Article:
This could be the mother of all conspiracy theories. On February 16, 1923, in Thebes, Egypt, English archaeologist Howard Carter entered the burial chamber of the Egyptian ruler King Tutankhamen — Tut to his friends and hangers on. As every schoolgirl knows, Tut died and was mummified back in 1324 B.C., give or take a year, while still a teen idol. As every schoolboy knows anyone foolish enough to enter Tut’s burial chamber would become subject to a pretty nasty curse — involving but not limited to crocodiles, snakes and scorpions.
Tut was the first mummy found in tact and with all his wealth untouched by tomb raiders. And his discovery left scientists scratching their heads. No one knew what had caused the young king’s death. Theories have popped up during the years — genetic disorders, disease, foul play.
An Egyptologist at California State University, Dr. Benson Harer, has come up with a dandy new idea: Tut was done in by an angry hippopotamus. Well, we all know what nasty tempers hippos have. They kill more people each year than lions, gorillas, you-name-it. And ancient Egypt was lousy with hippos — capsizing boats, stomping crops, stampeding through villages, chomping people in half with a single bite.
King Tut loved to hunt hippos, and every schoolgirl knows what dummies hippo hunters can be. We can imagine Tut happening upon a baby hippo: “Isn’t he cute? Let’s get closer. I wonder if his mother’s around somewhere.” Dr. Harer has a lot of scientific stuff that goes along with his theory, but what’s most interesting is the good doctor’s speculation that a coverup took place, with authorities stonewalling and concealing the pharaoh’s death by hippo for political reasons, fearing that the common folk might see Tut as less Trumplike, more Bushlike — or that the gods always liked hippos best. There you have it, slippery slopers — Hippogate!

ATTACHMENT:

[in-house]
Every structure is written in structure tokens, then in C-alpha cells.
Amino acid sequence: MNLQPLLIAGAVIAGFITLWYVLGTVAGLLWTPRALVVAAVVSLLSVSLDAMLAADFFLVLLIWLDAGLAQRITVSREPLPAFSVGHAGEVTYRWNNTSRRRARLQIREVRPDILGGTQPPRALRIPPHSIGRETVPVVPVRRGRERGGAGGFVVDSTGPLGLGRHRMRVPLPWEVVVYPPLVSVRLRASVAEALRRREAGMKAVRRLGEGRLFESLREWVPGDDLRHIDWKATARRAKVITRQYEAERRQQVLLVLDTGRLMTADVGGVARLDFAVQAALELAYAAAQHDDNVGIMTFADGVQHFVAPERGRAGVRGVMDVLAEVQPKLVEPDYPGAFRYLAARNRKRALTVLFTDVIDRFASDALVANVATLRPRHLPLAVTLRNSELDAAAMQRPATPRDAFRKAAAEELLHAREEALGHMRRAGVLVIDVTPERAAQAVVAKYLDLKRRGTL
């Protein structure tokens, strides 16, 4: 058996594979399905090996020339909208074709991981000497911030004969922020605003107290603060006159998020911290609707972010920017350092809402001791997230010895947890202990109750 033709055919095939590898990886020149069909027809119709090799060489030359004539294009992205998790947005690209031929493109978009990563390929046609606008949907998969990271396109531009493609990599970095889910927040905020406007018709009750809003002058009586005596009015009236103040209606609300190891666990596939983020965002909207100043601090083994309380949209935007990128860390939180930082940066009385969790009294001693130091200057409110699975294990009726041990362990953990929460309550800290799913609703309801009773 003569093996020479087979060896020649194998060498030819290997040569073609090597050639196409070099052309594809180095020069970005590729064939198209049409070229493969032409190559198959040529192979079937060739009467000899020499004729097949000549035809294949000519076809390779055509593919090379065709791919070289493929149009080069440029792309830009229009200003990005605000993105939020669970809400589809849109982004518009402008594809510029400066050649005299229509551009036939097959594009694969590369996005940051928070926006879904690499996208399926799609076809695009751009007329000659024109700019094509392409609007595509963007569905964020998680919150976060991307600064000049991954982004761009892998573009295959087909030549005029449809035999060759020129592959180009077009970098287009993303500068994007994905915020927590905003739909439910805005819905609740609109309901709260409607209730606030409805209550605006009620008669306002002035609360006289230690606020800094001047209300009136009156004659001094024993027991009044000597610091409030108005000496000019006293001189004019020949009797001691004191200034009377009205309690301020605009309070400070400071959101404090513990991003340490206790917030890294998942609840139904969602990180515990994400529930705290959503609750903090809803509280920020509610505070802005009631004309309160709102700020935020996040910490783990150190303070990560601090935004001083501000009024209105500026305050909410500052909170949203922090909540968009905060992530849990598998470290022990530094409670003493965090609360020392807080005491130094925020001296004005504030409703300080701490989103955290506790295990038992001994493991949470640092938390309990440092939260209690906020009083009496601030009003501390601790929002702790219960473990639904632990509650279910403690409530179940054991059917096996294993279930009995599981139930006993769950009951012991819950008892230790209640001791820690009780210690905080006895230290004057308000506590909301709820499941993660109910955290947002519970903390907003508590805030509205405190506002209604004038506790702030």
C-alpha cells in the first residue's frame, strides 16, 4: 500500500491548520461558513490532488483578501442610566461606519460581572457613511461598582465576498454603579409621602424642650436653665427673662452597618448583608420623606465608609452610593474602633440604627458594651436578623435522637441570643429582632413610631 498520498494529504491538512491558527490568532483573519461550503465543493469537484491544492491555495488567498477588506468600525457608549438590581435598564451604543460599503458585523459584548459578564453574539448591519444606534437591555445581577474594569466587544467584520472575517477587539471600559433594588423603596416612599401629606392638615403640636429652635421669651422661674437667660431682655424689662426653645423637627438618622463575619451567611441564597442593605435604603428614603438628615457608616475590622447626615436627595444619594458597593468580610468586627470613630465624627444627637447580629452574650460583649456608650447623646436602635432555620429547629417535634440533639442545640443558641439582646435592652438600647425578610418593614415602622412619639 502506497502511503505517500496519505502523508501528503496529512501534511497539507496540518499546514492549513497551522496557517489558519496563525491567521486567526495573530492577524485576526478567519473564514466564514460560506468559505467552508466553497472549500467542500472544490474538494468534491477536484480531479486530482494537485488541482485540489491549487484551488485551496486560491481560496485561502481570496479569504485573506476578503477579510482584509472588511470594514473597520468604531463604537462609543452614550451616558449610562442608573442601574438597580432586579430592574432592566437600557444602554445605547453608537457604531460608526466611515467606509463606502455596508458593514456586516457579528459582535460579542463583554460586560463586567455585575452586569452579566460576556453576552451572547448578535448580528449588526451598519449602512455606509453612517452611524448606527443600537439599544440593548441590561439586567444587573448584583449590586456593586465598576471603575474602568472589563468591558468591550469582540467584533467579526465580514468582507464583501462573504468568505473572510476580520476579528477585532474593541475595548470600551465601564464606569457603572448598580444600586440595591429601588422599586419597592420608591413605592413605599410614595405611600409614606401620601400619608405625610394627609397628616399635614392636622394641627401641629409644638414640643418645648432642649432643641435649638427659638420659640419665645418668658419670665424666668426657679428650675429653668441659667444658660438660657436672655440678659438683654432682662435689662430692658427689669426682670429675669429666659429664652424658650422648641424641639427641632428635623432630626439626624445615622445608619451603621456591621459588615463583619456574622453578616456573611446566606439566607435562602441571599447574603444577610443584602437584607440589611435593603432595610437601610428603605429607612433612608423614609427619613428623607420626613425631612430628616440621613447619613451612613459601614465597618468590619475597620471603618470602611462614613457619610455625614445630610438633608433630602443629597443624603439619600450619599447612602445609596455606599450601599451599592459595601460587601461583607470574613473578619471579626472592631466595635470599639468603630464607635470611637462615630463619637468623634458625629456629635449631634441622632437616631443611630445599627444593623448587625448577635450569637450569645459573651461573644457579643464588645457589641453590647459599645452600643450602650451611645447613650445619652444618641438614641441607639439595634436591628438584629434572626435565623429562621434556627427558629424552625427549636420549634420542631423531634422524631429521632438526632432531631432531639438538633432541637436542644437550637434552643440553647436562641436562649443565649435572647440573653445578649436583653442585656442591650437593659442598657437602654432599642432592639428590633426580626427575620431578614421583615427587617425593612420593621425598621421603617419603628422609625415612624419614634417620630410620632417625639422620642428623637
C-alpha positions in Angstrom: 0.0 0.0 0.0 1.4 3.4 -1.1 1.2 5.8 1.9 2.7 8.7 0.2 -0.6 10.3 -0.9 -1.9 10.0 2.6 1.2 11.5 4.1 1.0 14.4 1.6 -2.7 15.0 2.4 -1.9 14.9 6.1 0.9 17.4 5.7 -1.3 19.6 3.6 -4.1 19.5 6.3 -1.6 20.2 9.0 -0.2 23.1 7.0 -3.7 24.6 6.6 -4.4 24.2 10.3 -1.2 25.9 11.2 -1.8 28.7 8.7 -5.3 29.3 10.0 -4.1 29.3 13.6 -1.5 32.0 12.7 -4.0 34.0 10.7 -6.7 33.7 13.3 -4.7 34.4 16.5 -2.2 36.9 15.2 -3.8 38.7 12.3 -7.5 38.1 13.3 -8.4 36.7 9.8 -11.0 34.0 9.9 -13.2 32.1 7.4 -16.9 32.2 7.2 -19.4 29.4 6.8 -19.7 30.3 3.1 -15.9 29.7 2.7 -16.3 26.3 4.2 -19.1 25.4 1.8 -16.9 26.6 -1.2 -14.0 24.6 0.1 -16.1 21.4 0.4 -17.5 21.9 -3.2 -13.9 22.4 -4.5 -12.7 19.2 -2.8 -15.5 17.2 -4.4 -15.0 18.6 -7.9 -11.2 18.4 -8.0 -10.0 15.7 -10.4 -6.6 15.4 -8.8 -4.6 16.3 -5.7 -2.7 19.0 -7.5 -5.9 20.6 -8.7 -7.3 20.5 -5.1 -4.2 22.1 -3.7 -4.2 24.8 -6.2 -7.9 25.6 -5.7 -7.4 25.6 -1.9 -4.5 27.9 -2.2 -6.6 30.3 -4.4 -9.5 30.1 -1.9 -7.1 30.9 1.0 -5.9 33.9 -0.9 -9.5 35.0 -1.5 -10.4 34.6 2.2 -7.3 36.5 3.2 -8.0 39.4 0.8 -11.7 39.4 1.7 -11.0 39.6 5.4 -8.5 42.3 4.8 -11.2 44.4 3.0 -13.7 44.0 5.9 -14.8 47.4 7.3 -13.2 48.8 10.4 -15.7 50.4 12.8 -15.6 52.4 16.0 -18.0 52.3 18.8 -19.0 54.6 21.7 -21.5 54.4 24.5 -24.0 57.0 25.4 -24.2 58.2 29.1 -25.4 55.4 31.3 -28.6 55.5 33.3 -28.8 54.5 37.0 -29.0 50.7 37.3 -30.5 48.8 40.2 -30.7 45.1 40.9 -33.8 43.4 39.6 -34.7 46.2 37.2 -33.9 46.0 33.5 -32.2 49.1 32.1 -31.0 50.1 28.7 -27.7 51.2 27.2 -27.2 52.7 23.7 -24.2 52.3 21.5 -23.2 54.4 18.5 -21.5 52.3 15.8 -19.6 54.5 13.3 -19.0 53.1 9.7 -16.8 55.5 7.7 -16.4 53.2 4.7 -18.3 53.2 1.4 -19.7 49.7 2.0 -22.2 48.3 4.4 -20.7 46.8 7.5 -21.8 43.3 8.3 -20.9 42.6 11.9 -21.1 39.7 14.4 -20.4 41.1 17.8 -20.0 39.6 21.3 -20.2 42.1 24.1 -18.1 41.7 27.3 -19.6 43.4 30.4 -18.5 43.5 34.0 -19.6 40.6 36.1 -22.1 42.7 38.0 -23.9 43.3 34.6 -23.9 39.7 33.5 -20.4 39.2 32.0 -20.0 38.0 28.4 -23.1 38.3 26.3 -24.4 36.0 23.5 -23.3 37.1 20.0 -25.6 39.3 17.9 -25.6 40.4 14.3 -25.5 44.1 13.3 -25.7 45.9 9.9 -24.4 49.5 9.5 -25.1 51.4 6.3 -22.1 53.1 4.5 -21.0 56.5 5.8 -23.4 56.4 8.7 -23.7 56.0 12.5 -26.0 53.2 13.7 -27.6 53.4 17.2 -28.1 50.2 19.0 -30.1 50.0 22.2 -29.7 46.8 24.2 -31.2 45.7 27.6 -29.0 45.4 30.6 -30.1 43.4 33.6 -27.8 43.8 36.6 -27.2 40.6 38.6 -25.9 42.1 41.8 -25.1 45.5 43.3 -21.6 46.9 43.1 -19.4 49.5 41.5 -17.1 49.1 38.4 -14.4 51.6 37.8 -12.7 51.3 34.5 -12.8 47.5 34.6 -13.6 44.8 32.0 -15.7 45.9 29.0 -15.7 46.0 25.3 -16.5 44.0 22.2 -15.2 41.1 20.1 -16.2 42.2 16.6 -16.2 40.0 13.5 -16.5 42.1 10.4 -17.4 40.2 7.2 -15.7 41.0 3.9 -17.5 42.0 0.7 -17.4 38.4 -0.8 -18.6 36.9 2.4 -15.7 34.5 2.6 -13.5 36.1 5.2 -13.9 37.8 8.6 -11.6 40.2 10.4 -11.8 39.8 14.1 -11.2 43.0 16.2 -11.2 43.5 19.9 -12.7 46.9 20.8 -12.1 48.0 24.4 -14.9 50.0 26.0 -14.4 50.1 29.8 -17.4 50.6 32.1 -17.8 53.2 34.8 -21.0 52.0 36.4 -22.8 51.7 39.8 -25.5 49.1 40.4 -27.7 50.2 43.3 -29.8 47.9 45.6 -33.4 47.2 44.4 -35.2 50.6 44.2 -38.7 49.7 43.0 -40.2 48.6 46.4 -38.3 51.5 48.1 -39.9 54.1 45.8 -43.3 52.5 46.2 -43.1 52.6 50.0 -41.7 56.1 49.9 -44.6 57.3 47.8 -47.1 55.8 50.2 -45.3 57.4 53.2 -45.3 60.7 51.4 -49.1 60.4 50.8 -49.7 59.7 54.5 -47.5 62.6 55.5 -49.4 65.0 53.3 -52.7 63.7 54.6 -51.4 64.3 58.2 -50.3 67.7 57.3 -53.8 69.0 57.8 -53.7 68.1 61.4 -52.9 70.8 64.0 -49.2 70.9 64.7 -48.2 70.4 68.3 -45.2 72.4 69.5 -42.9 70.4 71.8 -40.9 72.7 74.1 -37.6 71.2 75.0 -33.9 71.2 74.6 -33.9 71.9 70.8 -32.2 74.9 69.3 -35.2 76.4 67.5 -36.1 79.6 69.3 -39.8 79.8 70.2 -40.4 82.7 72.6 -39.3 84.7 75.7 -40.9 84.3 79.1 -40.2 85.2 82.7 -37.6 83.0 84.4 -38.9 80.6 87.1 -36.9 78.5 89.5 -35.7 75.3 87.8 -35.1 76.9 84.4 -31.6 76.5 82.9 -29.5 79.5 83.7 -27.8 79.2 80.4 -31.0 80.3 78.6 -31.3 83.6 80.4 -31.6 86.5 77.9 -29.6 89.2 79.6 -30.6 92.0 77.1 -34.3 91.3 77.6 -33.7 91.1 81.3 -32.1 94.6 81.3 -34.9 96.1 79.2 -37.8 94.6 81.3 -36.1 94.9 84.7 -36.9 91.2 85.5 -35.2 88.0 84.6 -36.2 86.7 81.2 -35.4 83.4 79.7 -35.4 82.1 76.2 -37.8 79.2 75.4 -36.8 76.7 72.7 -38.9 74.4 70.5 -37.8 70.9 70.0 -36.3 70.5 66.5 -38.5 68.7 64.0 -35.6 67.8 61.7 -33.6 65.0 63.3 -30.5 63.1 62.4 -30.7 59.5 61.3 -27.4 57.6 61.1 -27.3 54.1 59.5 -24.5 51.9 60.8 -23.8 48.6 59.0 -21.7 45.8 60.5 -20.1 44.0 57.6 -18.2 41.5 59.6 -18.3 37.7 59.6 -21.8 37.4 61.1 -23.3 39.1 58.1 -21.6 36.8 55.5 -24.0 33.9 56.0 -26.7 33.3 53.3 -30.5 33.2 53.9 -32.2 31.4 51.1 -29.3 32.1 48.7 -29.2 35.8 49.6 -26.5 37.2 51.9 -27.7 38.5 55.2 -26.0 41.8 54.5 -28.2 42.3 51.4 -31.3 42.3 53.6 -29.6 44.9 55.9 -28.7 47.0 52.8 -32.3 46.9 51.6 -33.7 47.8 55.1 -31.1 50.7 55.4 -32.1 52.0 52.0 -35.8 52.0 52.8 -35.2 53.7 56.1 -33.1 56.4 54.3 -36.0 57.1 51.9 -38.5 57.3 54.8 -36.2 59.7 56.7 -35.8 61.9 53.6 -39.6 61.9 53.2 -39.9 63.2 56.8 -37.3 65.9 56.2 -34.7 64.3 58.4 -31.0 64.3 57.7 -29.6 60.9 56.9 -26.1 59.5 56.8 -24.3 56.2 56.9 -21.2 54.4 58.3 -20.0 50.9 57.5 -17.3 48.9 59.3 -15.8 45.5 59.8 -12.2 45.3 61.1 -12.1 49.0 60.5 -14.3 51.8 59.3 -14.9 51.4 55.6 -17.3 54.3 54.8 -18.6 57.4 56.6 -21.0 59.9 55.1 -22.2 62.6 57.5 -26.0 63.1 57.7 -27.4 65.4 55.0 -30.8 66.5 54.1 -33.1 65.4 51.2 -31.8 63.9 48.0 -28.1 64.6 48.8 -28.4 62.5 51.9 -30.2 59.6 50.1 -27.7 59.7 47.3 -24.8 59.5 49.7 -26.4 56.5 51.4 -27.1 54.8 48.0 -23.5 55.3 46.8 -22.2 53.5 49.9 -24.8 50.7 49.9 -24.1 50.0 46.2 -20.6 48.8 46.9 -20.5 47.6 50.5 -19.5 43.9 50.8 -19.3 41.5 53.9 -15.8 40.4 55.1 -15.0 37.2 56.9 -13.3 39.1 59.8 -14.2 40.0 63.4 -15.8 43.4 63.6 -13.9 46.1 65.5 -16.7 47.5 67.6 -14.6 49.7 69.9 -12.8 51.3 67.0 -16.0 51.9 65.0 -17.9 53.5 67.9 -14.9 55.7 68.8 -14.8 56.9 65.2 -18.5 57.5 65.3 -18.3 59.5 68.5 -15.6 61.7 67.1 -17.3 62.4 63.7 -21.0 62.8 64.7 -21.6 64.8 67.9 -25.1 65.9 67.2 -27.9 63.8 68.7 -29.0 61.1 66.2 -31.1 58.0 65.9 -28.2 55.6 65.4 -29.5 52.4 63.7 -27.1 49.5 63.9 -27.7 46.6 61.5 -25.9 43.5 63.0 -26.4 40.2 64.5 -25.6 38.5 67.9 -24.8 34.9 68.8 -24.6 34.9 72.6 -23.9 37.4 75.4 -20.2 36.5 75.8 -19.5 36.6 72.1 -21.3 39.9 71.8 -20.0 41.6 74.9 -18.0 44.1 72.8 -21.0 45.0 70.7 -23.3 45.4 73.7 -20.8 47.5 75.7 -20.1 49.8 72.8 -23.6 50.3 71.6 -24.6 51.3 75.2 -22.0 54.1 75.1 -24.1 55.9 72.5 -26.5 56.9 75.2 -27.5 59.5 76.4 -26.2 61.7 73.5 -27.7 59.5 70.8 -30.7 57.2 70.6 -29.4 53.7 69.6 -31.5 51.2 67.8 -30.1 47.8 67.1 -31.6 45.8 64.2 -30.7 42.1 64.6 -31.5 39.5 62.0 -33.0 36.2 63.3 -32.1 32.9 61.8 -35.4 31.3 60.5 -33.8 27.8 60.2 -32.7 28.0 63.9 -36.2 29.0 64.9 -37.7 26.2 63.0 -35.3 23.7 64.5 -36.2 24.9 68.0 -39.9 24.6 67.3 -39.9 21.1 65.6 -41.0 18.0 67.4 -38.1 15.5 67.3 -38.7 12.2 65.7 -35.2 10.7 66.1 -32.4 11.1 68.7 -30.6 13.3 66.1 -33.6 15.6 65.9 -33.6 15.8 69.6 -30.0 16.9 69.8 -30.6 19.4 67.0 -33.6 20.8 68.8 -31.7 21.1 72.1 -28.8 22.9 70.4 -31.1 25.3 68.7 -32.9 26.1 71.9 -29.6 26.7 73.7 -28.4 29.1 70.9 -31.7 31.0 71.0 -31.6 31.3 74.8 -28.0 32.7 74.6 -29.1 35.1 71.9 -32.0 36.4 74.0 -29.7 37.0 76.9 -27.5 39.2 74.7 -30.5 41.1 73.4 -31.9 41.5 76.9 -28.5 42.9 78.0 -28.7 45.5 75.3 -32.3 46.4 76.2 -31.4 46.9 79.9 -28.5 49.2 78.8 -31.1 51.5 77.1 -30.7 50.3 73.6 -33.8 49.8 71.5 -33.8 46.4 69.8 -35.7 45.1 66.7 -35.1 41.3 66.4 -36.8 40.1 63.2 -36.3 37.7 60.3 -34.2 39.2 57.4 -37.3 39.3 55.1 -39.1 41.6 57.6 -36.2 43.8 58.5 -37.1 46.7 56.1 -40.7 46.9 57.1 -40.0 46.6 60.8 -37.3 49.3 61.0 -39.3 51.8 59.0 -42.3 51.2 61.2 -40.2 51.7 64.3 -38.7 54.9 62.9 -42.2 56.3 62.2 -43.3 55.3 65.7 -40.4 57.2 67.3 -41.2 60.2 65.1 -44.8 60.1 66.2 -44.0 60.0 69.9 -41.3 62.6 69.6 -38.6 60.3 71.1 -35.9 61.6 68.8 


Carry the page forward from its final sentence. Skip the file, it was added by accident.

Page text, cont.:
When it comes to mummies, they don’t make them like this anymore:
Radio for Dummies
Born February 16, 1903, Edgar Bergen, along with his cohorts, Charlie McCarthy and Mortimer Snerd, got his start in vaudeville and one-reel movie shorts, but his real success came on radio of all places. The popularity of a ventriloquist on radio, when no one could see the dummies or even whether Bergen’s mouth moved, is a puzzler. But popular they were. Seen at a New York party by Noel Coward, who recommended them for an engagement at the famous Rainbow Room, they were discovered by two producers who booked them for a guest appearance on Rudy Vallee’s radio program. That quickly led to their own show which, under various sponsors, was on the air from 1937 to 1956. Bergen died in 1978.